Increase MySQL output to 80K rows/second in Pentaho Data Integration


One of our clients has a MySQL table with around 40M records. To load the table it took around 2,5 hours. When i was watching the statistics of the transformation I noticed that the bottleneck was the write to the database. I was stuck at around 2000 rows/second. You can imagine that it will take a long time to write 40M records at that speed.
I was looking in what way I could improve the speed. There were a couple of options:
  1. Tune MySQL for better performance on Inserts
  2. Use the MySQL Bulk loader step in PDI
  3. Write SQL statements to file with PDI and  read them with mysql-binary
When i discussed this with one of my contacts of Basis06 they faced a similar issue a while ago. He mentioned that speed can be boosted by using some simple JDBC-connection setting. useServerPrepStmts=false
rewriteBatchedStatements=true
useCompression=true

These options should be entered in PDI at the connection. Double click the connection go to Options and set these values.

Used together, useServerPrepStmts=false and rewriteBatchedStatements=true will “fake” batch inserts on the client. Specifically, the insert statements:

INSERT INTO t (c1,c2) VALUES ('One',1);
INSERT INTO t (c1,c2) VALUES ('Two',2);
INSERT INTO t (c1,c2) VALUES ('Three',3);

will be rewritten into:

INSERT INTO t (c1,c2) VALUES ('One',1),('Two',2),('Three',3);

The third option useCompression=true compresses the traffic between the client and the MySQL server.

Finally I increased the number of copies of the output step to 2 so that there are two treads inserting into the database.

This all together increased the speed to around 84.000 rows a second! WOW!

Advertisements

9 thoughts on “Increase MySQL output to 80K rows/second in Pentaho Data Integration

  1. This is fantastic!
    My table output step’s speed was 200 rows/sec, so I had to use MySQL Bulk Loader.
    After this configuration, the speed went up to 12,000 rows/sec, which is almost 60 times faster!

    (and I haven’t increased the number of copies of output step, and I’ll update the result soon)
    Thanks for sharing great information, David.

  2. Hi,
    I’ve used to use this technique for a while, in my new company we are using amazon RDS and I do not see this setting is working; I still see single row inserts instead of bulk loading. Can someone confirm that RDS supports it ? I do not see any reason why not because its pure JDBC responsibility to construct SQL, however proven solution is not working in my new environment and the only difference I see mysql 5.6 vs 5.5 and RDS service vs linux virtual box with mysql 5.5 on ec2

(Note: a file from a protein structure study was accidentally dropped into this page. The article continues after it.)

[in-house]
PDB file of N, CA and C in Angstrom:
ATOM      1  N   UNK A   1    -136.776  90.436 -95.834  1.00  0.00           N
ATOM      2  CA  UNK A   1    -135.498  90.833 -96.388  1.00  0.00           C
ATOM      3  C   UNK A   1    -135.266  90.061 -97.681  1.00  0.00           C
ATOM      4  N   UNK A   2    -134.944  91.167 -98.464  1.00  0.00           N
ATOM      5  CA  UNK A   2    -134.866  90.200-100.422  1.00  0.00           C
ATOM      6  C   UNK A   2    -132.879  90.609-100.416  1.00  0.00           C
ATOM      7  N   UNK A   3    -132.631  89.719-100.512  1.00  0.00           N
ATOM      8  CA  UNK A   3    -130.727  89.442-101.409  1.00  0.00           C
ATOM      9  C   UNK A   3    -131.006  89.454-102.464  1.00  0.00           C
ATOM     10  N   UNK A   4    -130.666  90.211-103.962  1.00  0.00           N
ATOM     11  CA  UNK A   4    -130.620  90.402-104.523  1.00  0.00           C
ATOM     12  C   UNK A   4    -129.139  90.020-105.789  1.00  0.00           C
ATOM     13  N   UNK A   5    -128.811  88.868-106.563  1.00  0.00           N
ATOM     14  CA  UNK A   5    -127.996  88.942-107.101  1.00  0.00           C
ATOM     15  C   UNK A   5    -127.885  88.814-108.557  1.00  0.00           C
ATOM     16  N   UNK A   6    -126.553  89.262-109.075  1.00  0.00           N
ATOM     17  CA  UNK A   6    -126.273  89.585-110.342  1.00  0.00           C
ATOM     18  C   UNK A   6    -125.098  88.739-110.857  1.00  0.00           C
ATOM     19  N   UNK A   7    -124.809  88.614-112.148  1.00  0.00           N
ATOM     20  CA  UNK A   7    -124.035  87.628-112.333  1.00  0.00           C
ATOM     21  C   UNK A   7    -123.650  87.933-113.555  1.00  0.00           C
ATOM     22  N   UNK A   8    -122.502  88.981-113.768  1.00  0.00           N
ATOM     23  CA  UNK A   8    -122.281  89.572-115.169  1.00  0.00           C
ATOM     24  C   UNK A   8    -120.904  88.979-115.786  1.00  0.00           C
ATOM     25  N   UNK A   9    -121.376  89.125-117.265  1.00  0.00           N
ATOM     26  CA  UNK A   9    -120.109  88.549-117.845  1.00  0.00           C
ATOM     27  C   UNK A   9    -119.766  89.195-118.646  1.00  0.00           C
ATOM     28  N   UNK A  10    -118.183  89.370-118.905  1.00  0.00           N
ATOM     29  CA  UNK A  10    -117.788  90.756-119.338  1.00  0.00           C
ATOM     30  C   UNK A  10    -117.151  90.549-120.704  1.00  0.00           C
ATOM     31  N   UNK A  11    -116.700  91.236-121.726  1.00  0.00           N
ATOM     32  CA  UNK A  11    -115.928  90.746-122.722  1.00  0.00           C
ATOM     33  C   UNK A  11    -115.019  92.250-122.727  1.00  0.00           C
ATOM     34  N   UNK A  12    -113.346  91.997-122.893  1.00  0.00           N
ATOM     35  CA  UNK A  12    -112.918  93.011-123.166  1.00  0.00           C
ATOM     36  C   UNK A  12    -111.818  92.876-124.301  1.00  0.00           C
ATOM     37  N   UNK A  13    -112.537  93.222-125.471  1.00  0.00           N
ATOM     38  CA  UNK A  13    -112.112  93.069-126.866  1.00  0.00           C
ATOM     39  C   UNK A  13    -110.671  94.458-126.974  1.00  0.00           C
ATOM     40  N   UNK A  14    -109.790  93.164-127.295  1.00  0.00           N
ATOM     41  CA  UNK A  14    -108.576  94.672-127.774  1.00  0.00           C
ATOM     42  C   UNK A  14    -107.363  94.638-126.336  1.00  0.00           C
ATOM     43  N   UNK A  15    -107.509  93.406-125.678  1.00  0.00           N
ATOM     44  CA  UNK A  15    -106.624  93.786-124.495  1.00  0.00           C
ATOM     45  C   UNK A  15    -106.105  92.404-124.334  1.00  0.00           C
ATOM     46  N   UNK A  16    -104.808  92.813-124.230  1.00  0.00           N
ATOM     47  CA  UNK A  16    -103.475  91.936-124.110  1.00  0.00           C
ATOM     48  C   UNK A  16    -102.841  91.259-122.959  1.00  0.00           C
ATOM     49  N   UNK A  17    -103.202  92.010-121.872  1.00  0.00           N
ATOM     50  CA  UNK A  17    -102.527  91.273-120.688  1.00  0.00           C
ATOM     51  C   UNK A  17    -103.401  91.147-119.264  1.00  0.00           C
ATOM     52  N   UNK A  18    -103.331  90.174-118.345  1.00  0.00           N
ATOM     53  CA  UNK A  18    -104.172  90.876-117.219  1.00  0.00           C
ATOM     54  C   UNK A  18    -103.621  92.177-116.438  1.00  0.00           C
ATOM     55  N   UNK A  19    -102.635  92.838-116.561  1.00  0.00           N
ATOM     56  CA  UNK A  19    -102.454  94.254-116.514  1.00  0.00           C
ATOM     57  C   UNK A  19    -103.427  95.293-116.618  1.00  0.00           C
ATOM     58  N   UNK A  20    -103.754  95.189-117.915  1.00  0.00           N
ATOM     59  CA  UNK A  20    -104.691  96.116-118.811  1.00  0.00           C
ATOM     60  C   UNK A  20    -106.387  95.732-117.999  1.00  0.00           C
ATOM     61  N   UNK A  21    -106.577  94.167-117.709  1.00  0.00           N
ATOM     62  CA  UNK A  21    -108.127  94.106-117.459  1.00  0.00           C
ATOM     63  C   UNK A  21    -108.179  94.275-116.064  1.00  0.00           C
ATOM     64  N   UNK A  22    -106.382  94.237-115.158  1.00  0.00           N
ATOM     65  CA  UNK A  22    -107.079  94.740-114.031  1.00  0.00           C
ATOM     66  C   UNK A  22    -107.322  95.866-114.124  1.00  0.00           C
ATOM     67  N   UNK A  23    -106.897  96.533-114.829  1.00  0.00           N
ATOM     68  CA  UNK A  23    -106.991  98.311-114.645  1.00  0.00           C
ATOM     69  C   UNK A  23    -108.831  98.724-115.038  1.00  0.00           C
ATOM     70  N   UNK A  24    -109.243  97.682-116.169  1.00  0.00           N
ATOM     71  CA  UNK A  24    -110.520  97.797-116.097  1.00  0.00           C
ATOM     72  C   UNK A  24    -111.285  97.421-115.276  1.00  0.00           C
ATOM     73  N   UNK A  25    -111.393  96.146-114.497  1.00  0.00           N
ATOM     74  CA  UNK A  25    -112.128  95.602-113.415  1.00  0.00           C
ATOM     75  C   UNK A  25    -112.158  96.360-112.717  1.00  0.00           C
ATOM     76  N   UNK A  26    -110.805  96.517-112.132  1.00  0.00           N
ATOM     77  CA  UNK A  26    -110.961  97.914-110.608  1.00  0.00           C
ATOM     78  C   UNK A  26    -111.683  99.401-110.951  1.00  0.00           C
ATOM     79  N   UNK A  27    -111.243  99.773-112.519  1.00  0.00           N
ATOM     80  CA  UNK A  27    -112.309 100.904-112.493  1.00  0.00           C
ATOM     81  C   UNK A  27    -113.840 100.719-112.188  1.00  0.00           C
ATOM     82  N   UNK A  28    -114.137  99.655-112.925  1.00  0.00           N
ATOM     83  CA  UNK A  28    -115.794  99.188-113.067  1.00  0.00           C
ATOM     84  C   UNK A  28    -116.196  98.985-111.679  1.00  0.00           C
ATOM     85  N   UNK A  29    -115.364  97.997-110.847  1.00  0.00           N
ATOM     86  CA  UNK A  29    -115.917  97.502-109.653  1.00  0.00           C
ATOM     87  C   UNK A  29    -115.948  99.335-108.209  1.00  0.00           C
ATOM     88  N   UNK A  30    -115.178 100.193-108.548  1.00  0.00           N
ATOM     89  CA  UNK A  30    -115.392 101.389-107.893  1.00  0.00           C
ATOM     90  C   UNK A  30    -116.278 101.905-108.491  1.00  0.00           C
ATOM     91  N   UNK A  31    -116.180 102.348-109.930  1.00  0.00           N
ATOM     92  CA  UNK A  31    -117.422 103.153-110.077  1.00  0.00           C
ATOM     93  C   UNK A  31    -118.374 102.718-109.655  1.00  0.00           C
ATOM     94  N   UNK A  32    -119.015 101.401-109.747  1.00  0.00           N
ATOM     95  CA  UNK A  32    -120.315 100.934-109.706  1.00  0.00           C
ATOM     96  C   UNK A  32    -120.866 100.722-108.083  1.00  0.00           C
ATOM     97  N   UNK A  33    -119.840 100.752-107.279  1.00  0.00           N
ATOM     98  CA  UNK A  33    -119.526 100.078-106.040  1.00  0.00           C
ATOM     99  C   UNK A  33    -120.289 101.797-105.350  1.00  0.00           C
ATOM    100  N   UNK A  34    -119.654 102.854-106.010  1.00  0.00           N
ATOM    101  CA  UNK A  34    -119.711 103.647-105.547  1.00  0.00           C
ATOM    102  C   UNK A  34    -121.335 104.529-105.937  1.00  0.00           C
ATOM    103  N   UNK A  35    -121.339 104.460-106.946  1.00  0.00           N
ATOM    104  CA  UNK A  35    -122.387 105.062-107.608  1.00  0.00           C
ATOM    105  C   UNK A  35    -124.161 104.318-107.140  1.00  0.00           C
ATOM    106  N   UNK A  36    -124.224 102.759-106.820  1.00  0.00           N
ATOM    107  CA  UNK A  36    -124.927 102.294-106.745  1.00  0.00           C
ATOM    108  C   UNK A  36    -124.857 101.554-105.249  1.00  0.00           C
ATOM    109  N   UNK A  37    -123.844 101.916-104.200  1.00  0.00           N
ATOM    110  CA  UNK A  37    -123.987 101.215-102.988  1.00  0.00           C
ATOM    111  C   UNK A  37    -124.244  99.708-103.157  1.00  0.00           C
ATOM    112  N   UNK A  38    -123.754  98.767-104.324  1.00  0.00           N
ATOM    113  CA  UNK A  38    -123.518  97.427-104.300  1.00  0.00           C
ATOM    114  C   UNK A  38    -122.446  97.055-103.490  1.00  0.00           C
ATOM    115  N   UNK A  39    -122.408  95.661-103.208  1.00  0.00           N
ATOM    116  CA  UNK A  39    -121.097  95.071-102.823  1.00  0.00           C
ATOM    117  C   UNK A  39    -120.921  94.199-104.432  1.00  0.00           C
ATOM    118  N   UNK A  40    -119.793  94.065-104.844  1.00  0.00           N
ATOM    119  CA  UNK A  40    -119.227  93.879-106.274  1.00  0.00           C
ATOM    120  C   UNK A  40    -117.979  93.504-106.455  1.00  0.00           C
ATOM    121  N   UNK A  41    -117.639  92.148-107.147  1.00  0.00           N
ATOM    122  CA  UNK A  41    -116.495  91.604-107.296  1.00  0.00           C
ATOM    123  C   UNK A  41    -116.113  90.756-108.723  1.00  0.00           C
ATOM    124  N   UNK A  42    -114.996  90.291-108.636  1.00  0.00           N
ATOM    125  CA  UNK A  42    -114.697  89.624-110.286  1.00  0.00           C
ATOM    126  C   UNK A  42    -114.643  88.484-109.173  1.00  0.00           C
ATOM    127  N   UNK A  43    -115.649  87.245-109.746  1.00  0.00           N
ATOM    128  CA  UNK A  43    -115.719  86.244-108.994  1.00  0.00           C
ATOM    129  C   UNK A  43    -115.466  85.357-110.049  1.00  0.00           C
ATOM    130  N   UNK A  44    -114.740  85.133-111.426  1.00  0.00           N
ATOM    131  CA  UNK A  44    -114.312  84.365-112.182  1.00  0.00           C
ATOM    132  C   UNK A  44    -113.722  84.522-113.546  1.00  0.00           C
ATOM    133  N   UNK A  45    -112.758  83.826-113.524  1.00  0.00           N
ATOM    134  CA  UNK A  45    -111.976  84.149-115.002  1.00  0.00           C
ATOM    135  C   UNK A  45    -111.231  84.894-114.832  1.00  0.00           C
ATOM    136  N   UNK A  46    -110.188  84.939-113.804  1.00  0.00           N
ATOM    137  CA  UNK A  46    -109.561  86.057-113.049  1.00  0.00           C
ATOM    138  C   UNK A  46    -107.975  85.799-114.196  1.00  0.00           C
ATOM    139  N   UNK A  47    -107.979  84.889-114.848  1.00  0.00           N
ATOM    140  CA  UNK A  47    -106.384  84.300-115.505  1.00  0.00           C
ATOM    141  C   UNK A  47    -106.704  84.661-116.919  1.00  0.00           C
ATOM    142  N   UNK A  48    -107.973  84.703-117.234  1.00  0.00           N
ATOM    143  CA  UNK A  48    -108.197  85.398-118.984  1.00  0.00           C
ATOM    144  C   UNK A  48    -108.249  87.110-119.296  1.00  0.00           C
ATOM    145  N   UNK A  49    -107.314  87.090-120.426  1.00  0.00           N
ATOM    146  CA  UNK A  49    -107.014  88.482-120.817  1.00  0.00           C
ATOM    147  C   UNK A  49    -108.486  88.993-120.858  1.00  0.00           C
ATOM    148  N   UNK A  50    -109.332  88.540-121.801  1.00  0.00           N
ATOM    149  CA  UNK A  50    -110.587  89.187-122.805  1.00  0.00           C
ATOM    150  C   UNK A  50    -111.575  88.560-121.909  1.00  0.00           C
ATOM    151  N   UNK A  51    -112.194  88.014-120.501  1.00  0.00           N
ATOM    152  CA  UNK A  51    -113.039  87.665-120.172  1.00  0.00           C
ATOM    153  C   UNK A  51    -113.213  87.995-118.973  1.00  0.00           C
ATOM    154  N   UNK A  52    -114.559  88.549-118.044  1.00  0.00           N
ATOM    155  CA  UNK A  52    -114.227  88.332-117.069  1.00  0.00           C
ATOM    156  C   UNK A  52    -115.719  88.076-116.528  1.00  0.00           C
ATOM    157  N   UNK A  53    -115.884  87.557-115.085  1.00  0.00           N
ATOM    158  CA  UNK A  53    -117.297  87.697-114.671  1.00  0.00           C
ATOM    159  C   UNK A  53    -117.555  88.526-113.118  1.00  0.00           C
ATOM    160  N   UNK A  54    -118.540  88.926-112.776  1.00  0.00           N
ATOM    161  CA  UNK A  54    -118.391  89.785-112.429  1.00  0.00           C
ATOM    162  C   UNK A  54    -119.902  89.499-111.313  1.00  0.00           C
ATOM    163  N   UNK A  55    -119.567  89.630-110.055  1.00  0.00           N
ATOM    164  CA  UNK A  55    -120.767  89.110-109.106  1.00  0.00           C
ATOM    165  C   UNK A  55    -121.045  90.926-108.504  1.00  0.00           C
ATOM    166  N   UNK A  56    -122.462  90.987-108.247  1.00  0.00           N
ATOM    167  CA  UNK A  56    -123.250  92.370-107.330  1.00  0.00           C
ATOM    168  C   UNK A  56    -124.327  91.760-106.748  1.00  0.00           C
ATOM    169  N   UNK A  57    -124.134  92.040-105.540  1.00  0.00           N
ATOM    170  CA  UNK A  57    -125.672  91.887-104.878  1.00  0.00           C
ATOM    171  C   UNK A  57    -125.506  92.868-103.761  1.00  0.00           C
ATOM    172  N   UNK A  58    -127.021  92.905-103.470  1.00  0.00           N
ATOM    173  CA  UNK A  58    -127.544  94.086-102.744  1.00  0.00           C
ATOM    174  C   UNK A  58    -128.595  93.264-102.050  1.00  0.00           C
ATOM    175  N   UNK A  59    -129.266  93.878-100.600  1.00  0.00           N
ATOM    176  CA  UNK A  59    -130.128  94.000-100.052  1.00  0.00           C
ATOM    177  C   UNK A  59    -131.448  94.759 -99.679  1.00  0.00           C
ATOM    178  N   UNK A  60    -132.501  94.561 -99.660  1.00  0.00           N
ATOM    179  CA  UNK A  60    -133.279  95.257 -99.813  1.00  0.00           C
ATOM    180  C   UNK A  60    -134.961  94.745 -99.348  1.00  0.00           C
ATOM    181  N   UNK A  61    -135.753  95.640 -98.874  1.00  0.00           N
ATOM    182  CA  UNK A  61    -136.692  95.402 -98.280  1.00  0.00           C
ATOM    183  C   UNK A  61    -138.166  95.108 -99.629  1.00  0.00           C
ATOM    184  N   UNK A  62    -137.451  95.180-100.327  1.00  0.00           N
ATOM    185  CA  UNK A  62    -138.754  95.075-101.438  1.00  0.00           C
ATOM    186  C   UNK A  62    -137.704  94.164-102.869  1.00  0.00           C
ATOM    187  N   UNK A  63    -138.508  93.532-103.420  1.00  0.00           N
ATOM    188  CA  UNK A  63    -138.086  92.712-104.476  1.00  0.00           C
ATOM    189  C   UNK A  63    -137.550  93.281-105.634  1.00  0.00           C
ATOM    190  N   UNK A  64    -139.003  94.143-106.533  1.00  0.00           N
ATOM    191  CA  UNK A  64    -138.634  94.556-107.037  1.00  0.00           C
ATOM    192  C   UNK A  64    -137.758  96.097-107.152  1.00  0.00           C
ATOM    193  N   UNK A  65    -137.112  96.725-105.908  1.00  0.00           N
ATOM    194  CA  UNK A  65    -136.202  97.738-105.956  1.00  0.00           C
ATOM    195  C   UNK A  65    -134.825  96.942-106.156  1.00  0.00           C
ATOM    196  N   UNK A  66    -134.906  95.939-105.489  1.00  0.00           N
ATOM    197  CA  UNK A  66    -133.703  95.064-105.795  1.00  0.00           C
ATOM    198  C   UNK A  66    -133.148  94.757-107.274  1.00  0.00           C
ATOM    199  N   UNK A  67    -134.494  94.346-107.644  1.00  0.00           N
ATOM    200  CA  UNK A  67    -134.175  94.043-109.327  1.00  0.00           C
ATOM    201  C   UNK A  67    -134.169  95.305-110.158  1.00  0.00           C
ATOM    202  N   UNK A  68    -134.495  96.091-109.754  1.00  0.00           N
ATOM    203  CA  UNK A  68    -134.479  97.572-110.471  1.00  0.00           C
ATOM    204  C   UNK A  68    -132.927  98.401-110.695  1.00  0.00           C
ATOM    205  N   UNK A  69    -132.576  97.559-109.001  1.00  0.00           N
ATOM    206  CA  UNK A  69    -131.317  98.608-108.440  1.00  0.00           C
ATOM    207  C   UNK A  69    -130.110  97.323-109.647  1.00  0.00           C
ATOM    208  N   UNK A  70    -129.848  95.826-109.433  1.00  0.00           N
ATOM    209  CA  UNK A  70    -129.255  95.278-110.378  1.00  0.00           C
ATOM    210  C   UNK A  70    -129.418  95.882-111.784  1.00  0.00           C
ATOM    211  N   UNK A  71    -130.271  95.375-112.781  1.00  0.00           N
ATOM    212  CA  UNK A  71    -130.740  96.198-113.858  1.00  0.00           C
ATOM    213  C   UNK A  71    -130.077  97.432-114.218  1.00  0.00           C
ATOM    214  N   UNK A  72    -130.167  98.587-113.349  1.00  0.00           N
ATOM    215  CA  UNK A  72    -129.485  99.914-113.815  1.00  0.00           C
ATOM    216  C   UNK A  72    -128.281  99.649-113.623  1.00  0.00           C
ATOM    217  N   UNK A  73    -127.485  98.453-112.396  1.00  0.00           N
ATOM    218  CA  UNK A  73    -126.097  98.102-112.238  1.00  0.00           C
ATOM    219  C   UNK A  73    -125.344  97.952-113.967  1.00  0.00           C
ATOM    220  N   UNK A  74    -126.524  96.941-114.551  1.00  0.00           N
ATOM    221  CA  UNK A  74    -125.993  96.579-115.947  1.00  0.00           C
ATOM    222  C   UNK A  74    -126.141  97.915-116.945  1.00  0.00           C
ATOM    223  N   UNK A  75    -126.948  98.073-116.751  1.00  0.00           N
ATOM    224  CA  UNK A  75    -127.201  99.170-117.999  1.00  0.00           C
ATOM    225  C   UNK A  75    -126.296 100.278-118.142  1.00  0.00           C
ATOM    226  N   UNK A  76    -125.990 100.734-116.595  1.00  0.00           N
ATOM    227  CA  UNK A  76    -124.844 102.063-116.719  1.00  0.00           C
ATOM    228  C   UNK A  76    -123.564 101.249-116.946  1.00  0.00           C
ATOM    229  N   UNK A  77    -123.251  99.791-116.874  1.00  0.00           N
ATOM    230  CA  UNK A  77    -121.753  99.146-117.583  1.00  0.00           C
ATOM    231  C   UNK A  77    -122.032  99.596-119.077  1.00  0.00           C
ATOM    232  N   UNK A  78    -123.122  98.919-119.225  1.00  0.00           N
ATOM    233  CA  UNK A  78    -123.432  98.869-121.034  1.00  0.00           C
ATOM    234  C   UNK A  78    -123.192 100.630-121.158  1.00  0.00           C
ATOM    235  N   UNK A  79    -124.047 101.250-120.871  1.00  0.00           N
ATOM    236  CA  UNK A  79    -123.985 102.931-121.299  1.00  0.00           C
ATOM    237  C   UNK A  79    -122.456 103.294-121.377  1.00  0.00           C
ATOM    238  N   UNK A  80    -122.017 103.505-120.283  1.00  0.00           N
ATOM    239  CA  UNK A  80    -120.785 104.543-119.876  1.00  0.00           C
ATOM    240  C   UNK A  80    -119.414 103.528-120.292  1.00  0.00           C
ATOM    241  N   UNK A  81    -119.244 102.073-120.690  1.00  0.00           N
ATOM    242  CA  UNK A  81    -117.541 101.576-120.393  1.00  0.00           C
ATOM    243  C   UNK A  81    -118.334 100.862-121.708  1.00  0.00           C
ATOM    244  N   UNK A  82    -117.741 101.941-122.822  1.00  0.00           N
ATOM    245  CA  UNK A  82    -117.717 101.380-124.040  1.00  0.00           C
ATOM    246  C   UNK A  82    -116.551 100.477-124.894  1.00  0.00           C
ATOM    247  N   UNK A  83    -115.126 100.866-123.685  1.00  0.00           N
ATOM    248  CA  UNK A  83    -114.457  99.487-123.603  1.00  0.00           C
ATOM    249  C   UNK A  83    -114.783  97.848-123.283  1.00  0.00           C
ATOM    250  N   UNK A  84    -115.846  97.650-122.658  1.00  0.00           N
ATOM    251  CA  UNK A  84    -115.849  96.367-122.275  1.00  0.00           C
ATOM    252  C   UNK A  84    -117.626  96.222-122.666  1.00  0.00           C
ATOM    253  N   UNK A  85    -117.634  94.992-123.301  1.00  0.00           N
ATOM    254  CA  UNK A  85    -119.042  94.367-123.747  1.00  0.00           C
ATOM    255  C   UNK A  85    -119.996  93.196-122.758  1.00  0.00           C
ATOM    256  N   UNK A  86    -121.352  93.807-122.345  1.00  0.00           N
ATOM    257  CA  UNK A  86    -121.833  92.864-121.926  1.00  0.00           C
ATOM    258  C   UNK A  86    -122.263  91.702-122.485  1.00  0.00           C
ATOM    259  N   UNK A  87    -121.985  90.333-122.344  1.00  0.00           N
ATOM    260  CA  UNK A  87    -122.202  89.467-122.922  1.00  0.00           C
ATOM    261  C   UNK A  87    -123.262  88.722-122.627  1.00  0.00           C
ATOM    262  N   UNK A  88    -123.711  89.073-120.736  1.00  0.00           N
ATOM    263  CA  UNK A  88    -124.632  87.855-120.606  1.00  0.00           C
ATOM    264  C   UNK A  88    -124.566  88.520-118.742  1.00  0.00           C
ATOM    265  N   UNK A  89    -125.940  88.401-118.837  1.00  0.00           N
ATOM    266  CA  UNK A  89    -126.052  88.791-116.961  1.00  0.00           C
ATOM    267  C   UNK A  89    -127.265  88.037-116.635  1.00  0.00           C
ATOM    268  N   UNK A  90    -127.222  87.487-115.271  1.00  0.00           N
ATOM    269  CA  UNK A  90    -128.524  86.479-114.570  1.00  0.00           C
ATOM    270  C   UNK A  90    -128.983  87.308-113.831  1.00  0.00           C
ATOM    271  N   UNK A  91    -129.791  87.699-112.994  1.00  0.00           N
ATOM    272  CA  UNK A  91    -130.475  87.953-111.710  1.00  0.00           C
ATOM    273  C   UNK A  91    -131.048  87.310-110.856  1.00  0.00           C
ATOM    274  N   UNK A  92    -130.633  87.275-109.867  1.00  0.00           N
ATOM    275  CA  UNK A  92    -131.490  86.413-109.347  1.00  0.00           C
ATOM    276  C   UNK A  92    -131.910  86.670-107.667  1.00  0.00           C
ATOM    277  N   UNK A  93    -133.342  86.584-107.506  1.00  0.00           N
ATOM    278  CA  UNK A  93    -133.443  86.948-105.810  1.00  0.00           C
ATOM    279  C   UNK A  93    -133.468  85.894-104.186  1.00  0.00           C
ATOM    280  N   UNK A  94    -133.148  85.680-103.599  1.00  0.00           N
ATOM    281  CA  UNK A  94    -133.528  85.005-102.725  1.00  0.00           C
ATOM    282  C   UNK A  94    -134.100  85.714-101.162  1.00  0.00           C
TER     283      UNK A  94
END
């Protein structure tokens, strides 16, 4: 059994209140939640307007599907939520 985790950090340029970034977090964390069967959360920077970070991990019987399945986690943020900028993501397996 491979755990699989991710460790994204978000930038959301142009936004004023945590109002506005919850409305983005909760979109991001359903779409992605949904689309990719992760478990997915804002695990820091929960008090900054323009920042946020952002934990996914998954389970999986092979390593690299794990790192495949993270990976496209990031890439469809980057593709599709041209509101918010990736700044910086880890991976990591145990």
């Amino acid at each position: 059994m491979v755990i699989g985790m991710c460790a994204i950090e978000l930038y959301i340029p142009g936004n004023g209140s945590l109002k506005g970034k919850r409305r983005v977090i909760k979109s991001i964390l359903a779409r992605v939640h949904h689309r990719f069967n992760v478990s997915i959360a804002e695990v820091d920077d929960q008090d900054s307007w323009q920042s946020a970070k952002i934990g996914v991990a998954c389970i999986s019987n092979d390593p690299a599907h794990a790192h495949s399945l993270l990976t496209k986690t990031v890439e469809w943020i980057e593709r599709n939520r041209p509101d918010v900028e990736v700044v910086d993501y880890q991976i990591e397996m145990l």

• I’m using MariaDB 10.0.17 on a EC2 instance as I wanted to get the RTT out of the way while on RDS MySQL 5.6.22.
        I’m using PID 4.4 with
        useServerPrepStmts=false
        rewriteBatchedStatements=true
        useCompression=true
        And a batch size of 1000. My job takes 5m30s to insert 182k rows in a table with 95% of the time being spent in the DB commits.
        I tweaked every little knob to ensure maximum performance but there seems to be a bottleneck somewhere.
        Here are just some of the things that I did: updated JDBC to latest version, increased # of table output copies (PID is running on a c4.4xlarge EC2 instance), increased the kettle java heap memory, provisioned the EBS volume to 6000 IOPS, using /dev/shm for temporary tables, and various other tweaks.
        The sheer DB performance is very good, but not in combination with PID.

        I am new to PID so I can’t really advise what’s happening in there.
        If anyone can point me in some directions, it’d be great. My last resort is to do a tcpdump against the DB and see what’s happening in there.

        Thanks.

  3. Pingback: MySQL + JDBC with rewriteBatchedStatements=true

  4. Amazing! With these settings I have been able to divide the time needed for some of my transformations by 20 times!
    Going from one hour to 3 minutes… I couldn’t believe it, I had to triple check that every row had indeed been copied to the destination 🙂

Leave a Reply

Please log in using one of these methods to post your comment:

WordPress.com Logo

You are commenting using your WordPress.com account. Log Out / Change )

Twitter picture

You are commenting using your Twitter account. Log Out / Change )

Facebook photo

You are commenting using your Facebook account. Log Out / Change )

Google+ photo

You are commenting using your Google+ account. Log Out / Change )

Connecting to %s